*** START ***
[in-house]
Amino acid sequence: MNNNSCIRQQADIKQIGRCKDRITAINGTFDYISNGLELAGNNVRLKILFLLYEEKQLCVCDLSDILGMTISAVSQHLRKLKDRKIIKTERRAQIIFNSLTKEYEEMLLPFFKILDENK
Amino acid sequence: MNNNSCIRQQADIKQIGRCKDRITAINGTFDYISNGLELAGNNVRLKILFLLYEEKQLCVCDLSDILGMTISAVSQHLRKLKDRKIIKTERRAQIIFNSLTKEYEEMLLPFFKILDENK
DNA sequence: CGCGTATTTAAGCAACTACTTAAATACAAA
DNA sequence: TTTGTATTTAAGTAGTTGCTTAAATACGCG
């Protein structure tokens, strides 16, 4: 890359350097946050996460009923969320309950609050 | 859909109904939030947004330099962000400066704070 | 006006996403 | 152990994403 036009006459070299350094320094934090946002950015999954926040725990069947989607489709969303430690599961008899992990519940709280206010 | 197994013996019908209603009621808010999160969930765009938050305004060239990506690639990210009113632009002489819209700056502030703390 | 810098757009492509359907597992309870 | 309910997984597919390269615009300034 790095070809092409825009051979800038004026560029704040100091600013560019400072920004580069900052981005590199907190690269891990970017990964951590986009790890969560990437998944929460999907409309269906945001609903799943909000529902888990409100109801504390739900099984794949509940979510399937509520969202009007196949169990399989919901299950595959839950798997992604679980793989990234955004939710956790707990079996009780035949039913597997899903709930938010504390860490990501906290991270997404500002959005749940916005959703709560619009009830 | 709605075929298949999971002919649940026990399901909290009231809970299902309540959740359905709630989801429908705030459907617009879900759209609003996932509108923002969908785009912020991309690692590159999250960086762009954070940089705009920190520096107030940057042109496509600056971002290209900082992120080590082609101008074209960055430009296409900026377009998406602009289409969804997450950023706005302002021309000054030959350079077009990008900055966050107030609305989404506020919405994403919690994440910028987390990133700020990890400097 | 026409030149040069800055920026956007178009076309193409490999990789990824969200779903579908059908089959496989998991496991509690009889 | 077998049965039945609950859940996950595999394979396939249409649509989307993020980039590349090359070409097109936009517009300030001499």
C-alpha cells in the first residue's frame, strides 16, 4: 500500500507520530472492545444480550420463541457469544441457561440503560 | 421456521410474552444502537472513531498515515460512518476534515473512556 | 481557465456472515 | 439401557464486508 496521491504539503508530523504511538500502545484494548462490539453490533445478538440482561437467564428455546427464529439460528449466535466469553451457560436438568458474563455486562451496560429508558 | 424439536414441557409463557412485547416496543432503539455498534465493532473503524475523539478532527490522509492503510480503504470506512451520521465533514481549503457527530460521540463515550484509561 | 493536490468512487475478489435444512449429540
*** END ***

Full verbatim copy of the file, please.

[in-house]
Amino acid sequence: MNNNSCIRQQADIKQIGRCKDRITAINGTFDYISNGLELAGNNVRLKILFLLYEEKQLCVCDLSDILGMTISAVSQHLRKLKDRKIIKTERRAQIIFNSLTKEYEEMLLPFFKILDENK
Amino acid sequence: MNNNSCIRQQADIKQIGRCKDRITAINGTFDYISNGLELAGNNVRLKILFLLYEEKQLCVCDLSDILGMTISAVSQHLRKLKDRKIIKTERRAQIIFNSLTKEYEEMLLPFFKILDENK
DNA sequence: CGCGTATTTAAGCAACTACTTAAATACAAA
DNA sequence: TTTGTATTTAAGTAGTTGCTTAAATACGCG
């Protein structure tokens, strides 16, 4: 890359350097946050996460009923969320309950609050 | 859909109904939030947004330099962000400066704070 | 006006996403 | 152990994403 036009006459070299350094320094934090946002950015999954926040725990069947989607489709969303430690599961008899992990519940709280206010 | 197994013996019908209603009621808010999160969930765009938050305004060239990506690639990210009113632009002489819209700056502030703390 | 810098757009492509359907597992309870 | 309910997984597919390269615009300034 790095070809092409825009051979800038004026560029704040100091600013560019400072920004580069900052981005590199907190690269891990970017990964951590986009790890969560990437998944929460999907409309269906945001609903799943909000529902888990409100109801504390739900099984794949509940979510399937509520969202009007196949169990399989919901299950595959839950798997992604679980793989990234955004939710956790707990079996009780035949039913597997899903709930938010504390860490990501906290991270997404500002959005749940916005959703709560619009009830 | 709605075929298949999971002919649940026990399901909290009231809970299902309540959740359905709630989801429908705030459907617009879900759209609003996932509108923002969908785009912020991309690692590159999250960086762009954070940089705009920190520096107030940057042109496509600056971002290209900082992120080590082609101008074209960055430009296409900026377009998406602009289409969804997450950023706005302002021309000054030959350079077009990008900055966050107030609305989404506020919405994403919690994440910028987390990133700020990890400097 | 026409030149040069800055920026956007178009076309193409490999990789990824969200779903579908059908089959496989998991496991509690009889 | 077998049965039945609950859940996950595999394979396939249409649509989307993020980039590349090359070409097109936009517009300030001499």
C-alpha cells in the first residue's frame, strides 16, 4: 500500500507520530472492545444480550420463541457469544441457561440503560 | 421456521410474552444502537472513531498515515460512518476534515473512556 | 481557465456472515 | 439401557464486508 496521491504539503508530523504511538500502545484494548462490539453490533445478538440482561437467564428455546427464529439460528449466535466469553451457560436438568458474563455486562451496560429508558 | 424439536414441557409463557412485547416496543432503539455498534465493532473503524475523539478532527490522509492503510480503504470506512451520521465533514481549503457527530460521540463515550484509561 | 493536490468512487475478489435444512449429540